Day 944. Before blaming the other person analyze your own actions

November 18, 2013

365+ Days of Living the Dale Carnegie Principles

Day 944.  Thursday, October 24, 2013
Kip sent the documents for me to proof around 4:45pm.

I took a look and immediately had concerns.  It also didn’t help that it was 4:45 pm—just about time for Kip to leave.

I didn’t like the documents—in fact, I hated them.

Smiling Daffodil:  “What was he thinking?  This isn’t his best work—not even close.  Geez.”

I wasn’t happy—I was upset.  I also felt the stress of the clock.  The documents need to be edited and finished by tomorrow morning.  As far as I was concerned—these documents were a mess.  A complete mess—a disaster!  A horrible disaster!

I decided to stop complaining to myself and start editing.  It was during this process I realized I had made the mistake.  It was glaringly my fault!

I had given Kip information but I didn’t explain what to do with it.  Technically, I didn’t want him to use ALL the information—but how was he to know that?  He can’t read my mind.

There was absolutely no reason to complain anymore.  I finished my edits and emailed the changes to Kip.

Smiling Daffodil:  “Kip, my apologies.  I threw a bunch of facts and figures at you—I should have provided a bullet point synopsis.  Please find it attached here.”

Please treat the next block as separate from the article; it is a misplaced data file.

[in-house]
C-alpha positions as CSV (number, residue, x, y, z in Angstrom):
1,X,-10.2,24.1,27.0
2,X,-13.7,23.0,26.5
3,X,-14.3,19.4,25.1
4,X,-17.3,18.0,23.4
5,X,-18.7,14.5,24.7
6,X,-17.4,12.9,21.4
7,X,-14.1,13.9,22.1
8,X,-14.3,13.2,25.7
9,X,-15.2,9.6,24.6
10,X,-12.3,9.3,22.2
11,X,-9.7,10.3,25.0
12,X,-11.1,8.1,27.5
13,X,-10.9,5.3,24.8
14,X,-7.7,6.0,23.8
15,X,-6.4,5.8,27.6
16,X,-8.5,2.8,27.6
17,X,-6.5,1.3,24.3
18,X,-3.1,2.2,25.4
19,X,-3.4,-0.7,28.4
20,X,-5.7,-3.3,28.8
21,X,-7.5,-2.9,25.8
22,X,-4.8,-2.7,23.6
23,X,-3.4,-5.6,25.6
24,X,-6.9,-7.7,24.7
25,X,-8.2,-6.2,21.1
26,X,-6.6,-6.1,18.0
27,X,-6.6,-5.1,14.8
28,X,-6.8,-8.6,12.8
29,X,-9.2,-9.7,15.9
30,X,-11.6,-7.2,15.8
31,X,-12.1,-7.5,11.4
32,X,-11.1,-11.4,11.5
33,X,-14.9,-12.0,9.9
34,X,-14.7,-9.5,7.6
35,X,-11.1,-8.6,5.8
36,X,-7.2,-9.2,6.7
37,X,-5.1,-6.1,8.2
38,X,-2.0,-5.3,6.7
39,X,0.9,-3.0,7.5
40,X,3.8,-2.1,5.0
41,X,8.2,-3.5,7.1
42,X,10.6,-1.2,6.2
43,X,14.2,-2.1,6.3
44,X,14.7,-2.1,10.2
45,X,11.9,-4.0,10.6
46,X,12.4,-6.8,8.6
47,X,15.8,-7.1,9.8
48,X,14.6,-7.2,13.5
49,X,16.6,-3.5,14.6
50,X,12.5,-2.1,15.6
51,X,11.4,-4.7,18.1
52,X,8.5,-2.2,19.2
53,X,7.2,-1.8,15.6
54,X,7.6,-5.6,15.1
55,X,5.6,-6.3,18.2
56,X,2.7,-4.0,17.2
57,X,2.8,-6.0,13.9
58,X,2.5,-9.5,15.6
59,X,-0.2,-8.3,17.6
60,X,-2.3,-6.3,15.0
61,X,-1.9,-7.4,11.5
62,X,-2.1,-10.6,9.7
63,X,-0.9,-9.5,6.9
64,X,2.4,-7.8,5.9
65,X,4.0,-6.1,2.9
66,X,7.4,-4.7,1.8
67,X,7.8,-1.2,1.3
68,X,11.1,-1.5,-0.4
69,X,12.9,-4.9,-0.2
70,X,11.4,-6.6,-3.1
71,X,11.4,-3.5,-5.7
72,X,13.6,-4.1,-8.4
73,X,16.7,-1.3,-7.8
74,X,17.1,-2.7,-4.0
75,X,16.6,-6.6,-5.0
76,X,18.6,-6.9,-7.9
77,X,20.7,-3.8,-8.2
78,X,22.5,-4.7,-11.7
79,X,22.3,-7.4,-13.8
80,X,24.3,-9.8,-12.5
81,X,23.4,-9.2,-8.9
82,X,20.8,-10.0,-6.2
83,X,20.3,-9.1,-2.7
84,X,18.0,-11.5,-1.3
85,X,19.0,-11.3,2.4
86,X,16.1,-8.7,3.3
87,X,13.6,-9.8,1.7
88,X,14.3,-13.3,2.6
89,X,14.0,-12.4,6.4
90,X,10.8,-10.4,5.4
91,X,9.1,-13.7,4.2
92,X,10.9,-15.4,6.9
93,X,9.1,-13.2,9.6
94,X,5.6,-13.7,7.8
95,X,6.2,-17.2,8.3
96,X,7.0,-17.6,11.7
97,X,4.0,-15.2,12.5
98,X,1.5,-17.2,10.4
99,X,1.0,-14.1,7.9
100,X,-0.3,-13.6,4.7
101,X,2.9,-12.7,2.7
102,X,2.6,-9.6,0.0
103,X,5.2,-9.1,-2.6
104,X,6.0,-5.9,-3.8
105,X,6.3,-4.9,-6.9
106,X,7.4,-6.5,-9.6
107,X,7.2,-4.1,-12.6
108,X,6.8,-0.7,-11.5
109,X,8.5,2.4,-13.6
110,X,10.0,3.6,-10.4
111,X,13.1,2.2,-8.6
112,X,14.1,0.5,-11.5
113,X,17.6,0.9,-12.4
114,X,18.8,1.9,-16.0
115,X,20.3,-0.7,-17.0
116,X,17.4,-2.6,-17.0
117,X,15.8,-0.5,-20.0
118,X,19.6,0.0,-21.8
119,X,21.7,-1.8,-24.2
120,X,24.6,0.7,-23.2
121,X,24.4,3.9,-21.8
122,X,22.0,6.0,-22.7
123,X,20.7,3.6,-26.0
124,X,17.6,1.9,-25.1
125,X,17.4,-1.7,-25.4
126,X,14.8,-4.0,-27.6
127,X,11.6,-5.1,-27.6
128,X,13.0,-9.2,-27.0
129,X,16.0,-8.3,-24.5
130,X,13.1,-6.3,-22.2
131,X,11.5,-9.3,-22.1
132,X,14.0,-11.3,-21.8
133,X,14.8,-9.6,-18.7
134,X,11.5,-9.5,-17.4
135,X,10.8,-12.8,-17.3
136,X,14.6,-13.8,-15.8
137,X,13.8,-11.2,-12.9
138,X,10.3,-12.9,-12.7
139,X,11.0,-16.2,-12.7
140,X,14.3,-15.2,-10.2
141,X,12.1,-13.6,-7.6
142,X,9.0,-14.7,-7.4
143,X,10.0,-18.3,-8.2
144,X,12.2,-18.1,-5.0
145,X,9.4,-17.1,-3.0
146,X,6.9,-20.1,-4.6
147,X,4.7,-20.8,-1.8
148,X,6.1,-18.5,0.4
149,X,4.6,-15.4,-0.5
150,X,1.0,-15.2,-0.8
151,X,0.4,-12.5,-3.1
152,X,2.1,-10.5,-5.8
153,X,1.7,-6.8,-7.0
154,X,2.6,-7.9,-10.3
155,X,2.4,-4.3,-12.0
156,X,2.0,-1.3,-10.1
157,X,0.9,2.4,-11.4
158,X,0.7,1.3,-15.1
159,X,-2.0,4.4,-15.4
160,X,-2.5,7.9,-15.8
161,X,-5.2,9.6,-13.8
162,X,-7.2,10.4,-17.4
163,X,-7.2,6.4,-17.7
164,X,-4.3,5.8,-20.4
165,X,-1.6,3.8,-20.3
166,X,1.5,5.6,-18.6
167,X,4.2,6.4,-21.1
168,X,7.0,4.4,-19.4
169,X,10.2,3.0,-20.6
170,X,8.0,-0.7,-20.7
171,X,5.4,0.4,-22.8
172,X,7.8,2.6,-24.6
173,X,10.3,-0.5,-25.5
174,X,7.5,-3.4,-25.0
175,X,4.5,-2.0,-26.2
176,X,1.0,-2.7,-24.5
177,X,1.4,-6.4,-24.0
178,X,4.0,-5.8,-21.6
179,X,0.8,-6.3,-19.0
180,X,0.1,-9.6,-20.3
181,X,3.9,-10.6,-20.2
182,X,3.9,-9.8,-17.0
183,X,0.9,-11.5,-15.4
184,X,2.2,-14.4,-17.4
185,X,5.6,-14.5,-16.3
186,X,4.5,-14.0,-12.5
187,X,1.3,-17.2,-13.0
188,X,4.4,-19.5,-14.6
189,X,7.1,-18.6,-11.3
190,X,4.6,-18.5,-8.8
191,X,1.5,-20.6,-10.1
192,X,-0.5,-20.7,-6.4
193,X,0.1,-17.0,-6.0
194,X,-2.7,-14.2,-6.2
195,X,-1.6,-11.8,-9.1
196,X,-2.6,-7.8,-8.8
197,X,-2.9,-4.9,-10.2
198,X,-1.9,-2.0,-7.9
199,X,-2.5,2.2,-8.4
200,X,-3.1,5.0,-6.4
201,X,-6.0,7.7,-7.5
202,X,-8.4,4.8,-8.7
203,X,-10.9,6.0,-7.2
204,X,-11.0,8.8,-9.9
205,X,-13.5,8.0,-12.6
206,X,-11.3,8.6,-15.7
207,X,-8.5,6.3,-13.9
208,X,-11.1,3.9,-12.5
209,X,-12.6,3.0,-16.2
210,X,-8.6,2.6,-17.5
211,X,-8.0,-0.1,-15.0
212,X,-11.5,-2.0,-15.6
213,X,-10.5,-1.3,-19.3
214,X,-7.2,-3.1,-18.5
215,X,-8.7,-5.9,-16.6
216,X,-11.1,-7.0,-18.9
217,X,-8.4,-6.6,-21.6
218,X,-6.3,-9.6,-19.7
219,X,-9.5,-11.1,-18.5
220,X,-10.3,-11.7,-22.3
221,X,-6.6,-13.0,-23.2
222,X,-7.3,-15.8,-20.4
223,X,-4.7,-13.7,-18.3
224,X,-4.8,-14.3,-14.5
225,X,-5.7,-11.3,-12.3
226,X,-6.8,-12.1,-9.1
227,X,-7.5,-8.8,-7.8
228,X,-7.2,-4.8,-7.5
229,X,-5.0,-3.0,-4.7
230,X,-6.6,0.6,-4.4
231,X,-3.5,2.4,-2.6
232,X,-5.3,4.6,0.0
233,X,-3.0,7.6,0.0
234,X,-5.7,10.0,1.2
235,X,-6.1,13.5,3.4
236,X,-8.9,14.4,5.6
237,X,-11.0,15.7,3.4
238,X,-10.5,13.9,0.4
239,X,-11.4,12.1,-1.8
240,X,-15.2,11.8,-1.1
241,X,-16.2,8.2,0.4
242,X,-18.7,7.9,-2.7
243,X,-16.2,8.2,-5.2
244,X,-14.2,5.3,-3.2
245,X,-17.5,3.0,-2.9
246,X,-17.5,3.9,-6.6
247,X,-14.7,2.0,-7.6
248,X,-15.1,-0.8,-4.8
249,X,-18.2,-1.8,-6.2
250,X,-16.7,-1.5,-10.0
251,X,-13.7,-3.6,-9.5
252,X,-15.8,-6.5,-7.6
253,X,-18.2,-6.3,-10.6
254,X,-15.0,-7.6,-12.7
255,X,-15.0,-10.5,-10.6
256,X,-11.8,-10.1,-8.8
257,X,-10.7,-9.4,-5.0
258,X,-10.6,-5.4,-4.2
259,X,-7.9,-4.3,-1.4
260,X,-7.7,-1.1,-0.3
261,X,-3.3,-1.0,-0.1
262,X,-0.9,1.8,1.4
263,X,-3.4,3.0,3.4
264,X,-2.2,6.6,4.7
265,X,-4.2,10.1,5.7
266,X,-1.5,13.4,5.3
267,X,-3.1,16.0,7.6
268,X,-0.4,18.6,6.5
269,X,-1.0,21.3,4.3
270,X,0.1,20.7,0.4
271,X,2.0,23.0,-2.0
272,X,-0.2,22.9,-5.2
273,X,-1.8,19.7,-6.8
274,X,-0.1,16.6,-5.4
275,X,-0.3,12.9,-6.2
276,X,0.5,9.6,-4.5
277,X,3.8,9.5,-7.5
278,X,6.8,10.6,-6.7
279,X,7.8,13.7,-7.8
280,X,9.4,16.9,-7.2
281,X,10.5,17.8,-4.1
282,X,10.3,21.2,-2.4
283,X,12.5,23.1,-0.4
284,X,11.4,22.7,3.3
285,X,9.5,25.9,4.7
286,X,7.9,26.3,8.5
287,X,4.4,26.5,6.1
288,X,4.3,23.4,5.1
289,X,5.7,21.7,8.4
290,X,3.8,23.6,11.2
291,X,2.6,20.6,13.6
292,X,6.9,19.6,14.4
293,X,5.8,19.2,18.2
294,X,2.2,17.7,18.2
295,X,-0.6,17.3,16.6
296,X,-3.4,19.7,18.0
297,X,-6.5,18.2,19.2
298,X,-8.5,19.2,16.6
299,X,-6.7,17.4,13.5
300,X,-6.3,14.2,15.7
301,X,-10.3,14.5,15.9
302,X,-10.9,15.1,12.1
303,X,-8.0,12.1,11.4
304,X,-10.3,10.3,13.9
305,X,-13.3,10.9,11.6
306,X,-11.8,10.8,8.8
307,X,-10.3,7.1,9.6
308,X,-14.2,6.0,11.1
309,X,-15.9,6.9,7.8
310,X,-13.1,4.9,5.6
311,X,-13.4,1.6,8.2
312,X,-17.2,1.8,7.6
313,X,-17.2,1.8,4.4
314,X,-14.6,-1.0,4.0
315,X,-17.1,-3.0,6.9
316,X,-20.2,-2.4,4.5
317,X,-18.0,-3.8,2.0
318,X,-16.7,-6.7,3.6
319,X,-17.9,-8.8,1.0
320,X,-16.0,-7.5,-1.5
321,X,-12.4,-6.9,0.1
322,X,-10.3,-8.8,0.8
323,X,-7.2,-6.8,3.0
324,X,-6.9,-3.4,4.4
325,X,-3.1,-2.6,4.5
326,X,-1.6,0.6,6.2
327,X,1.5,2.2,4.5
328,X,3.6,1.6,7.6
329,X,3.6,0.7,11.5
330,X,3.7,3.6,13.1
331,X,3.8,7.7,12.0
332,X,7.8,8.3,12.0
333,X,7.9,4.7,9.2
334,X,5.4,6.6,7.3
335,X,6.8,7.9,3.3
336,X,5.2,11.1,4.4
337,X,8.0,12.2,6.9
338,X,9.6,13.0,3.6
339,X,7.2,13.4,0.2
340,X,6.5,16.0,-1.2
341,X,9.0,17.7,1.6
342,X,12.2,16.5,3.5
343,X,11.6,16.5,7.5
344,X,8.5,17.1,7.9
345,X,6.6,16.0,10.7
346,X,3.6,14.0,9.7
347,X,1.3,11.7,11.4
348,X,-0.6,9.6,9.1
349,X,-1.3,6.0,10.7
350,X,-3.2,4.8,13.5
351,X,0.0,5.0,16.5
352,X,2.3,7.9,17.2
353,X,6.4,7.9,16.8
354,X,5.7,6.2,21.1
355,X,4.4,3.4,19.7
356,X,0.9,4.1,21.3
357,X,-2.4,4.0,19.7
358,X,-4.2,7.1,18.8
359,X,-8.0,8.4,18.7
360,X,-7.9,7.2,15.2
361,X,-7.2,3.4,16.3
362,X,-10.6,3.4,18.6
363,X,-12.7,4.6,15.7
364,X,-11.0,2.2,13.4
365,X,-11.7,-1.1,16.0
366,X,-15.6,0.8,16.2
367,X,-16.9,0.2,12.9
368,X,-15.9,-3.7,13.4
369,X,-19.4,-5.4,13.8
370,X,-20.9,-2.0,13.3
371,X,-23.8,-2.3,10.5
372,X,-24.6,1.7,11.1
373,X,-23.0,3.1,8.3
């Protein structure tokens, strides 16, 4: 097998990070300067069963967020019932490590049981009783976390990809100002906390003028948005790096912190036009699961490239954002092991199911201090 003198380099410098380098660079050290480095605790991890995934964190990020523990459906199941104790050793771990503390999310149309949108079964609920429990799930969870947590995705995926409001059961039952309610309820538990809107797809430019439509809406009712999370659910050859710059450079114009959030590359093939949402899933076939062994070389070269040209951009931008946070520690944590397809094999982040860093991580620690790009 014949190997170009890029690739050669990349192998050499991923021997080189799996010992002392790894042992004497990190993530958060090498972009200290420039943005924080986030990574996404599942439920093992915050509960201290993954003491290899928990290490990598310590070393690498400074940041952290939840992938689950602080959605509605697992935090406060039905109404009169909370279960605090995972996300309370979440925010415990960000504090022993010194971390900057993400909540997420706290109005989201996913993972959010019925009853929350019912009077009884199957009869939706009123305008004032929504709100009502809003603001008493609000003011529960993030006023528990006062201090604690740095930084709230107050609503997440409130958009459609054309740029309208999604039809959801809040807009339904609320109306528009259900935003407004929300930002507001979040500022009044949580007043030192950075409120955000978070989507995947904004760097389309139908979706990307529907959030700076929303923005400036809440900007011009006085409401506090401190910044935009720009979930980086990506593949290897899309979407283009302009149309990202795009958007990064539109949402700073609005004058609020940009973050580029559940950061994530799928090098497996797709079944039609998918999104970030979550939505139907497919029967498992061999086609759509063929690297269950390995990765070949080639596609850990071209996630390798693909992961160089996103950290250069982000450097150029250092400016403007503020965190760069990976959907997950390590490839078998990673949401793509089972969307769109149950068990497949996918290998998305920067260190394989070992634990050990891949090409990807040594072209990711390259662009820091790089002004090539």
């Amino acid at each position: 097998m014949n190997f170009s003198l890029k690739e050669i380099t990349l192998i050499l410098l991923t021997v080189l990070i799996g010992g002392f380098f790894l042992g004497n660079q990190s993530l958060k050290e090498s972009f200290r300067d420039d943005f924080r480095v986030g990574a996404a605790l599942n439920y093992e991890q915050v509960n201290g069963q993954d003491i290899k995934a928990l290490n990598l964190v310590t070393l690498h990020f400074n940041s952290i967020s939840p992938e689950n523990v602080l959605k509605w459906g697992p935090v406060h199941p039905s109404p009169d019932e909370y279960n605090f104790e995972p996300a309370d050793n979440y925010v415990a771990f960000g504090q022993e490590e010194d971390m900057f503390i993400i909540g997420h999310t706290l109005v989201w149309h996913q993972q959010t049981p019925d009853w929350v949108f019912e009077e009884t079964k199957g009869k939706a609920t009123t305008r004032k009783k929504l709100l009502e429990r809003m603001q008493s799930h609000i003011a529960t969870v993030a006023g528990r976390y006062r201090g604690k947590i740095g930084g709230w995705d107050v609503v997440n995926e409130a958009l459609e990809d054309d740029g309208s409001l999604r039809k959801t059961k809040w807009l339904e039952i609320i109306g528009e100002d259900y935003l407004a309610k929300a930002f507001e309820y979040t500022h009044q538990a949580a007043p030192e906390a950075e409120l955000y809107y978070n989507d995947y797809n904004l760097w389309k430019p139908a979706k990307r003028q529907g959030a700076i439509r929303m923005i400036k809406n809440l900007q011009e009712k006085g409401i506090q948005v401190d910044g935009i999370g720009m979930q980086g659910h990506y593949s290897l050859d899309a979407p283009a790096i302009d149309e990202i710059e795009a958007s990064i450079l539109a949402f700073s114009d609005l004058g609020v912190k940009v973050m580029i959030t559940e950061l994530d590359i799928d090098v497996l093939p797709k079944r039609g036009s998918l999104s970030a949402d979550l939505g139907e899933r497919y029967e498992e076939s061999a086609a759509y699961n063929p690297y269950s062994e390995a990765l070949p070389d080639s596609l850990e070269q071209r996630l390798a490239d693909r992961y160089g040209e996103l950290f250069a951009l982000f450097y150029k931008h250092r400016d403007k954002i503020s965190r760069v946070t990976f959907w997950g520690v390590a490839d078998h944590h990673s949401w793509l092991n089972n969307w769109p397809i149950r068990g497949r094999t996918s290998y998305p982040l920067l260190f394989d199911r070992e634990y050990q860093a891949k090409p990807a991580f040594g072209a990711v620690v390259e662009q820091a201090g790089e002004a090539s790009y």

The Dale Carnegie principle used is from How to Win Friends and Influence People:
Principle 24.  Talk about your own mistakes before criticizing the other person.

The lesson in this story:  it’s easy to point out the faults and shortcomings of others—whether it’s at home, school or the workplace. Before you eagerly condemn them—stop and look at your own actions.  Maybe your actions toward them is contributing to the problem and perhaps there is something you can do differently.  Remember, people cannot read your precious, brilliant mind!  As a result don’t be surprised if they don’t behave like they do!

365+ Days of Living the Dale Carnegie Principles By The Smiling Daffodil

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